The record-setting blizzard in North Dakota earlier this month may stress wildlife and cattle, but to what degree depends partly on what Mother Nature has to offer for the rest of the season.
“The real question is, if it’s 8 or 20 inches (of snow), is it going to stay?” said Casey Anderson, North Dakota Game and Fish Department wildlife chief.
The single-day storm dropped 2 feet or more of snow over parts of western and central North Dakota, with snowfall rates of 1-2 inches per hour. The 17.1 inches of snow that fell in Bismarck smashed a city record for Nov. 10. Frigid arctic air blasted into the region as the storm moved out and has lingered this week, with temperatures 20-30 degrees below normal for this time of year and wind chills well below zero.
For animals who live outdoors, the severe weather this early in the season presents a challenge but not a crisis. That could come later, depending on the length and severity of the season.
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If the region didn't get any more snow this winter, wildlife would probably handle the blizzard without a problem. Low temperatures have a greater effect on the condition of wildlife as the winter wears on, Anderson said. Abundant grass this summer helped deer and other big game come into fall in decent shape, but they use energy stores to maintain their body temperature.
The availability or scarcity of four things -- food, water, shelter and space -- will influence a deer’s habits. They’ll give up one of those to find another, Anderson said.
Deer will scratch for food and eat snow as a water source. Their habits can change as the winter wears on.
“Where people see big groups this early, that means habitat is in short supply,” he said.
Landowners noting deer and other wildlife in such groups might have the opportunity to plan for creating habitat the following spring. The center of a tree plot that blocks wind from any direction will keep snow accumulations down so deer can find areas to bed. A number of agencies, including Game and Fish, have cost share programs to help landowners establish such plots.
Predators too will adapt to the conditions, Anderson said. Coyotes, for example, can navigate the snow that came with the blizzard because it was fairly light. They also can walk on top of the snow once it crusts over, while deer might break through.
People should avoid any urge to feed wildlife, according to Anderson.
“They’re just getting (animals) used to people and used to handouts,” he said.
Feeding in a small area also concentrates animals and increases the potential for spreading disease.
Grouse have feathers down their legs and will bury themselves in snow to stay warm. Pheasants aren’t native to the state but will scratch and dig for food.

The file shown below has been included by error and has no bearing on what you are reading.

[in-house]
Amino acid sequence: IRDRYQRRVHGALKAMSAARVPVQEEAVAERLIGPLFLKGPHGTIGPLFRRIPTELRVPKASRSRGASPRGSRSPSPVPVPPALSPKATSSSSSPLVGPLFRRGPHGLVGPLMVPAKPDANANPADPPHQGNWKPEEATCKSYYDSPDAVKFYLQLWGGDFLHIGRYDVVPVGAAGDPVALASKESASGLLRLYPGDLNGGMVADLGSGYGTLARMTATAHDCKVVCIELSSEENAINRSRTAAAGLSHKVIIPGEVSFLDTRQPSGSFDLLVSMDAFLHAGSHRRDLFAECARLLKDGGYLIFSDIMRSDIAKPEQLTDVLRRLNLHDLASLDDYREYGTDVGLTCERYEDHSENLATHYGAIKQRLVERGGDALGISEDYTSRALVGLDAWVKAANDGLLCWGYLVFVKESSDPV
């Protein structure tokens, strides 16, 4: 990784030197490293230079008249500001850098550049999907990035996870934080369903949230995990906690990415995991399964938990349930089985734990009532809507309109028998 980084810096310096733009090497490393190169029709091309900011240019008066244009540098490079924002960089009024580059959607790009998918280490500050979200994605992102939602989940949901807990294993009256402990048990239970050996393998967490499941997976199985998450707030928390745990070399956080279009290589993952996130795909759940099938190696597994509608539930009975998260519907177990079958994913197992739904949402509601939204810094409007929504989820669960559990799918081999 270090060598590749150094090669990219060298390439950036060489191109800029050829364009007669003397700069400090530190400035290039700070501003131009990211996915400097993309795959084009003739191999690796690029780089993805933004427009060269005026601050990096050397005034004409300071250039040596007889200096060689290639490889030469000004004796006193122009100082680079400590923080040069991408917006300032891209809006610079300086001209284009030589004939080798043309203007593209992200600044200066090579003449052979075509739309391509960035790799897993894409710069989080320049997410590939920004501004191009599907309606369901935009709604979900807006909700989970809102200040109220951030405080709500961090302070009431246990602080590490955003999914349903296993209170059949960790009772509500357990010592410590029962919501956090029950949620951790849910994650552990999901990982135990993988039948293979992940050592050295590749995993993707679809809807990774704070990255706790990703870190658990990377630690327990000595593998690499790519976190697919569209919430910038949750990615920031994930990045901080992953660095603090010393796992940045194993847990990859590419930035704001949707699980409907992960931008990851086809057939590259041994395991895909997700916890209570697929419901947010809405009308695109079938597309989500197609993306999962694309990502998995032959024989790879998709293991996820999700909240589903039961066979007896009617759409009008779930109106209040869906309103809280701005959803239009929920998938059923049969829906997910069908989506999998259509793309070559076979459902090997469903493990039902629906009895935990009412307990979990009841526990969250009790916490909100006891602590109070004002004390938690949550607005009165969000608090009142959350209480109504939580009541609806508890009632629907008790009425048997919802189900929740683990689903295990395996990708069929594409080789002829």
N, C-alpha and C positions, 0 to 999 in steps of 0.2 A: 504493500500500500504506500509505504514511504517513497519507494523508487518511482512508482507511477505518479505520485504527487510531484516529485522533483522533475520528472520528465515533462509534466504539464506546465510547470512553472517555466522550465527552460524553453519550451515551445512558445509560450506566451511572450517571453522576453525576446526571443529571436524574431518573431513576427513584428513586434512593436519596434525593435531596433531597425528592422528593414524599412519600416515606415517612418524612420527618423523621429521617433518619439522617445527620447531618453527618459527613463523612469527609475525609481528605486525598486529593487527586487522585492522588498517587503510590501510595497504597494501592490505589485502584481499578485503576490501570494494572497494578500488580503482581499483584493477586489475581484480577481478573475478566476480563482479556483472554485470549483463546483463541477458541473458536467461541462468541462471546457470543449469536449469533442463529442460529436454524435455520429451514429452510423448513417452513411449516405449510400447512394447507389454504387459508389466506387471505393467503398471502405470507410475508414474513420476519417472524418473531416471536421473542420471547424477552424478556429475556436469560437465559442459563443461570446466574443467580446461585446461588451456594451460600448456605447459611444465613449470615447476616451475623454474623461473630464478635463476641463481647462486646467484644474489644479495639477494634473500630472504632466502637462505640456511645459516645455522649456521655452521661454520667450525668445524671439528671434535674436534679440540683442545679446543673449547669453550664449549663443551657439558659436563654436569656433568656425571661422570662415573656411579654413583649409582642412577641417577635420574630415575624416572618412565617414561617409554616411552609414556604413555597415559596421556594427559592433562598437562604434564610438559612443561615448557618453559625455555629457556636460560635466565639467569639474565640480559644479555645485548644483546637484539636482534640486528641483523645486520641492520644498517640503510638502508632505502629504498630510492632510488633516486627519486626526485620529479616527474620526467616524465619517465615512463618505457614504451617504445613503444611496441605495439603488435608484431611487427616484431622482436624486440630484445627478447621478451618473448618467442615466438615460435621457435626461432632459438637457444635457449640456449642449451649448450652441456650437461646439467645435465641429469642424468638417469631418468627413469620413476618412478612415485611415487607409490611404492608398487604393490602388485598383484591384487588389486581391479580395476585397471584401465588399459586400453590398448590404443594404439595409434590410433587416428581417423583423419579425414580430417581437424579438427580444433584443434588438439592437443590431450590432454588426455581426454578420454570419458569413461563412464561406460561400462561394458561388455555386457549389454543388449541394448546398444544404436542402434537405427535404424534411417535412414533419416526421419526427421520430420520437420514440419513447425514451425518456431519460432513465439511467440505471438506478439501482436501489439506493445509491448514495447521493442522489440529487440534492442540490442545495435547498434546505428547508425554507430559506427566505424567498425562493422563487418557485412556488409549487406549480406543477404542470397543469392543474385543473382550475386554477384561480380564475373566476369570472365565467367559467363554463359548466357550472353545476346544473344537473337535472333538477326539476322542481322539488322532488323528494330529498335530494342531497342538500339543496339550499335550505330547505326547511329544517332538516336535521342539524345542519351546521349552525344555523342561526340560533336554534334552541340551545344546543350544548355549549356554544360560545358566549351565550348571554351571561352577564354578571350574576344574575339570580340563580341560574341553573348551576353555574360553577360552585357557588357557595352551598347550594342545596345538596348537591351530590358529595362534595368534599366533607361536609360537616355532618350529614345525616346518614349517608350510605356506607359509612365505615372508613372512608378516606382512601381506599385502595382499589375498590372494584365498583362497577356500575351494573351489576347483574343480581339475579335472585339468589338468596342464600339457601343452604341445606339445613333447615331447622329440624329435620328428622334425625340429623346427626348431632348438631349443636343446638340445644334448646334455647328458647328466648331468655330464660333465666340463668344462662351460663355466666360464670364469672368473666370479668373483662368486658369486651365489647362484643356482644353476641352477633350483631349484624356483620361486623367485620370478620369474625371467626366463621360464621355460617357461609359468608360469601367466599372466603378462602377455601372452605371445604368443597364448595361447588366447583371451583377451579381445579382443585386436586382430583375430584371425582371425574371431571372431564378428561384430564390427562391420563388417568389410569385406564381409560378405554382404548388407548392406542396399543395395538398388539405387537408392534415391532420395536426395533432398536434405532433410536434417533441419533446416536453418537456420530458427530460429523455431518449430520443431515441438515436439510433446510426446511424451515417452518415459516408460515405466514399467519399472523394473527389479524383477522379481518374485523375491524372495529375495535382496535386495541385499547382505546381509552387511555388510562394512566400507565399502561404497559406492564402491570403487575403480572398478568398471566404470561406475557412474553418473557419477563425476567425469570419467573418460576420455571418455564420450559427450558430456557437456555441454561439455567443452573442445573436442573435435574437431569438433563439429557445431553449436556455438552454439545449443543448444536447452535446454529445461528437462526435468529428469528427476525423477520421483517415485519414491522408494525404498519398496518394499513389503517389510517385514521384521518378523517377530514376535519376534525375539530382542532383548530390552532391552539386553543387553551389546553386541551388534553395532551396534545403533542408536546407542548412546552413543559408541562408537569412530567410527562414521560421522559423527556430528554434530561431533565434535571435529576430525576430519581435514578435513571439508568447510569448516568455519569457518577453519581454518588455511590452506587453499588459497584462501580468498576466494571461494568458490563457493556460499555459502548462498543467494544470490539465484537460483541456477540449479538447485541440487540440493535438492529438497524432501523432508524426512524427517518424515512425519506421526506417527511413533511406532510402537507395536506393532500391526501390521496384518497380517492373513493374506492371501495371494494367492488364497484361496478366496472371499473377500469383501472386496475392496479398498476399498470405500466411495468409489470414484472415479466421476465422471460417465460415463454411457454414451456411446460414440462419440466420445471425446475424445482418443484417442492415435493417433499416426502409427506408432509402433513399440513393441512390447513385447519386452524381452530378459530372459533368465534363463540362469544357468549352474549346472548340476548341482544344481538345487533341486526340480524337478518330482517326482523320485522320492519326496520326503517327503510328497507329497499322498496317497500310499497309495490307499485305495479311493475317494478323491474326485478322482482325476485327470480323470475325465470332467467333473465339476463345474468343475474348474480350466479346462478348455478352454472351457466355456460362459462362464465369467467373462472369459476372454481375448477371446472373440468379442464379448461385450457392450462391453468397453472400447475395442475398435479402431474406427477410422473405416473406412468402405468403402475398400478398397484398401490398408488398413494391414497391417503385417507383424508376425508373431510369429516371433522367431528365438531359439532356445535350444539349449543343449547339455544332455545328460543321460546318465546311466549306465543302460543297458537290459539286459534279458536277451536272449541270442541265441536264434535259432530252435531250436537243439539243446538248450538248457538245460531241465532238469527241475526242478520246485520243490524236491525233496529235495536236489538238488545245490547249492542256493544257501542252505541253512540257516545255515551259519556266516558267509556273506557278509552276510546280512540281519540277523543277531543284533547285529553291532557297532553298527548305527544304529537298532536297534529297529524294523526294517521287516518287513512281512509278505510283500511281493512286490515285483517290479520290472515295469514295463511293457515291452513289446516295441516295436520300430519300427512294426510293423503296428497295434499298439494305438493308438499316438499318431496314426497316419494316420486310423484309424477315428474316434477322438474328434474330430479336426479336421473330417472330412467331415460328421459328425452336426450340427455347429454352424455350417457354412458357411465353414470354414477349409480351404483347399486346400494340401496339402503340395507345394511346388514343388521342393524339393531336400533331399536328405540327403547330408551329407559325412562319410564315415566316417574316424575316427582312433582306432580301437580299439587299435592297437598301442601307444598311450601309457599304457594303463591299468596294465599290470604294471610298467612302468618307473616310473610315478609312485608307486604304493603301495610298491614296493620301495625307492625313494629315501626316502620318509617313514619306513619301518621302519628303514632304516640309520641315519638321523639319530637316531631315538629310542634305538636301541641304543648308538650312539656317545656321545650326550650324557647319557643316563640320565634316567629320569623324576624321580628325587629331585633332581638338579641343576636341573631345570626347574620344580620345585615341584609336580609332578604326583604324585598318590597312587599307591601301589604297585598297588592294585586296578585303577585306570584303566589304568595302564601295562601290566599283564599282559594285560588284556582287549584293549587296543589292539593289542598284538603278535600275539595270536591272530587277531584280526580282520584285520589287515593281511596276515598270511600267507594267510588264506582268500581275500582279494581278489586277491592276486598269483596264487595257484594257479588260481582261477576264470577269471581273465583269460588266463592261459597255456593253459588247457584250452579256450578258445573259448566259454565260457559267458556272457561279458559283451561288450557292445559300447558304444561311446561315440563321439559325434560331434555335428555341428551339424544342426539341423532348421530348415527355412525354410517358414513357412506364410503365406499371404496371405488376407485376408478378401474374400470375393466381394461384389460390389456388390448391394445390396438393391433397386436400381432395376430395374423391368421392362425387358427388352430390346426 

“If you see pheasants bunched up in a yard with cattle it’s because there’s shelter there,” Anderson said.
The storm doesn’t represent a crisis for cattle producers, according to Lisa Pederson, livestock specialist with North Dakota State University Extension.
“Maybe with two or three more, or maybe in April if there’s still snow on the ground,” she said. “But this is a good heads up."
The early snow likely has producers thinking about feed inventories and resources, according to Pederson. Hay reserves were on the rebound after a couple of tough winters followed by drought. Most ranchers were prepared but this storm “was earlier than preferred,” she said.
Like deer, cattle need a dry place to bed down. The snow presents more of a challenge in that respect than it does for grazing. Temperatures haven’t yet fallen to a point where cattle will start using energy to maintain body condition, but now is the time to monitor that, Pederson said. Ranchers who see their cattle daily might not notice changes in body condition. She suggests they have another person -- a county agent, a veterinarian or even a neighbor -- eye their herd for a second opinion.
It's easier to put weight on a cow now than in late winter or spring at calving time, according to Pederson. “Start now instead of later," she said.
The snow could be the start of a long winter but it could also provide some benefits, Pederson said. Many of the state’s stock dams have been low for several years. The most recent crop report from the National Agricultural Statistics Service rates stock water supplies in the state as 49% short or very short. Melting snow could offer some relief.
“It might be heaven-sent, really,” Pederson said.
Winter can affect the fetuses being carried by does and cows, the experts said. Cattle fetuses are resilient and can handle much of winter’s stress. A longer winter will impact how many does carry their fawns to full term.
“They can reabsorb a fetus to conserve energy and survive. That’s their first goal,” Anderson said.